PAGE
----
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Drowning in e-mail and need a lifeline?

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Question: “I am the assistant to our company’s CTO, who is very ‘hands on.’ She is constantly in meetings and on conference calls, which takes a toll on her e-mail inbox. I am tasked with helping to control the outrageous amount of e-mails that come in to her on a daily basis. I have become good at detecting the junk mail, but it doesn’t even put a dent in the total. Does anyone have any suggestions on e-mail management?” — Leslie N. Robus

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{ 14 comments… read them below or add one }

Kathy May 5, 2009 at 12:41 pm

I use a system similar to Mary Ann’s for my boss, who is the CEO. But rather than use folders for Action, Info, Read and Personal, I separate her e-mails by priority: Critical, Important, Routine. When she gets back from vacation, she’ll go through her Critical folder first and within an hour or so she will have seen all the hot-button items and will know where they stand. She can move on to the Important and Routine folders as her priorities allow.

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Karen Kosmoski October 17, 2008 at 5:34 pm

One thing I didn’t see touched on was asking your boss what e-mails she might like to be excluded from. I have found that people love to send the boss copies of everything. Even though your boss is hands on, she may not need to see every e-mail being sent to her. You might want to print out some e-mails you think she didn’t need to be cc’d on and show them to her. If she is agreeable to your choices (or some of them), you can e-mail around and tell those employees to exclude her in the future.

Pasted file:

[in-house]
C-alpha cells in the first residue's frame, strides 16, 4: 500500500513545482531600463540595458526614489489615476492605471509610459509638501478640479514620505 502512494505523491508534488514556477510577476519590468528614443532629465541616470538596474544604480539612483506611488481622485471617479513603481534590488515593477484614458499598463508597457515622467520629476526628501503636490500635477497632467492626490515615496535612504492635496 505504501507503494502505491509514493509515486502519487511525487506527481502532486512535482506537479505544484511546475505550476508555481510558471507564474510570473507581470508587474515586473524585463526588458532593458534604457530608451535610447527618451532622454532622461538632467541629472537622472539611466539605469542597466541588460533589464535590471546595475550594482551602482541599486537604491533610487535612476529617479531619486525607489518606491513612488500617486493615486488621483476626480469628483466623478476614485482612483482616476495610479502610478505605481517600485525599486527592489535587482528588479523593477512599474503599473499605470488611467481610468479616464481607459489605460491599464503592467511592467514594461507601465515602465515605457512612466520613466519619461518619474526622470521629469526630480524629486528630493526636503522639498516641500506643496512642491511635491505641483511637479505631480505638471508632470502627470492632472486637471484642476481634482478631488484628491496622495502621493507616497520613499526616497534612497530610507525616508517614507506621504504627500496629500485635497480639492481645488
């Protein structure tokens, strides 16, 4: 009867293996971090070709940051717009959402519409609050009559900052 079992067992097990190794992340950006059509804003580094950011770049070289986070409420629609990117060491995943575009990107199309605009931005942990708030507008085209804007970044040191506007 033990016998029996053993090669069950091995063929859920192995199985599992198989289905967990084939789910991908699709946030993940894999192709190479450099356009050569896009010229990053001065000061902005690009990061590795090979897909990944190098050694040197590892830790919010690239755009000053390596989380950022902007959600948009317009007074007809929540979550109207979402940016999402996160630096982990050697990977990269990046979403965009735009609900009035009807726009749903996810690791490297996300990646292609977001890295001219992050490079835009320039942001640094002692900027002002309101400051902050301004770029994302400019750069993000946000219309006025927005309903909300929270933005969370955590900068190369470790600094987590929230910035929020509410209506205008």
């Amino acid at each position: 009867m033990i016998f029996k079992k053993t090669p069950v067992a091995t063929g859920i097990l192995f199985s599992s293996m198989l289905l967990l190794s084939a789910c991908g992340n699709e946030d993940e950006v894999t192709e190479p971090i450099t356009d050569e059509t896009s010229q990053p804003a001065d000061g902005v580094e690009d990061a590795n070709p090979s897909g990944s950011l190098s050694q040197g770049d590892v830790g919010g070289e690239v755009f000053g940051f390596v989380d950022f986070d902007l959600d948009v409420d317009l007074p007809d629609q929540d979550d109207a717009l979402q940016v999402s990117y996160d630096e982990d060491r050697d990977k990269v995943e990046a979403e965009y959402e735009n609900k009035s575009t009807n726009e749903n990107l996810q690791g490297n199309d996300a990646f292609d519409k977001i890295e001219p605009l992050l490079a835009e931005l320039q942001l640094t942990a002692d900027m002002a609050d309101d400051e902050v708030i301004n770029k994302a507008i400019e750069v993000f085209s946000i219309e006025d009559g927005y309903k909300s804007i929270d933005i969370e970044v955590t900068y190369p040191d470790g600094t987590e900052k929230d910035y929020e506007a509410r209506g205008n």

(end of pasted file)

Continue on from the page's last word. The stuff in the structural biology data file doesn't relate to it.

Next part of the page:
Ask your boss to think about what e-mails she is reading that she didn’t really need to see and let you know on an ongoing basis. Then check back with her now and then to keep it as an ongoing exercise for her.

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Jamie Watson October 17, 2008 at 3:17 pm

Don’t put the folders in your bosses personal folder (pst file), instead make the folders directly in the Mailbox just like the inbox, sent, or draft folders are. If you are running Outlook 2007 it actually works better this way, there are some quirks if you try to put everything in your pst file.

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Pat October 17, 2008 at 2:14 pm

If it’s any comfort, I have the same problem with the Executive I support! I’ve tried folders, begging him to delete some himself, sorting by sender, by date, by subject, etc. to see what I can file or delete — but it just keeps growing! I wish I had a magic solution and if you find one, share it!

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Bonnie October 17, 2008 at 1:29 pm

(I use Outlook, so all of my comments pertain to Outlook)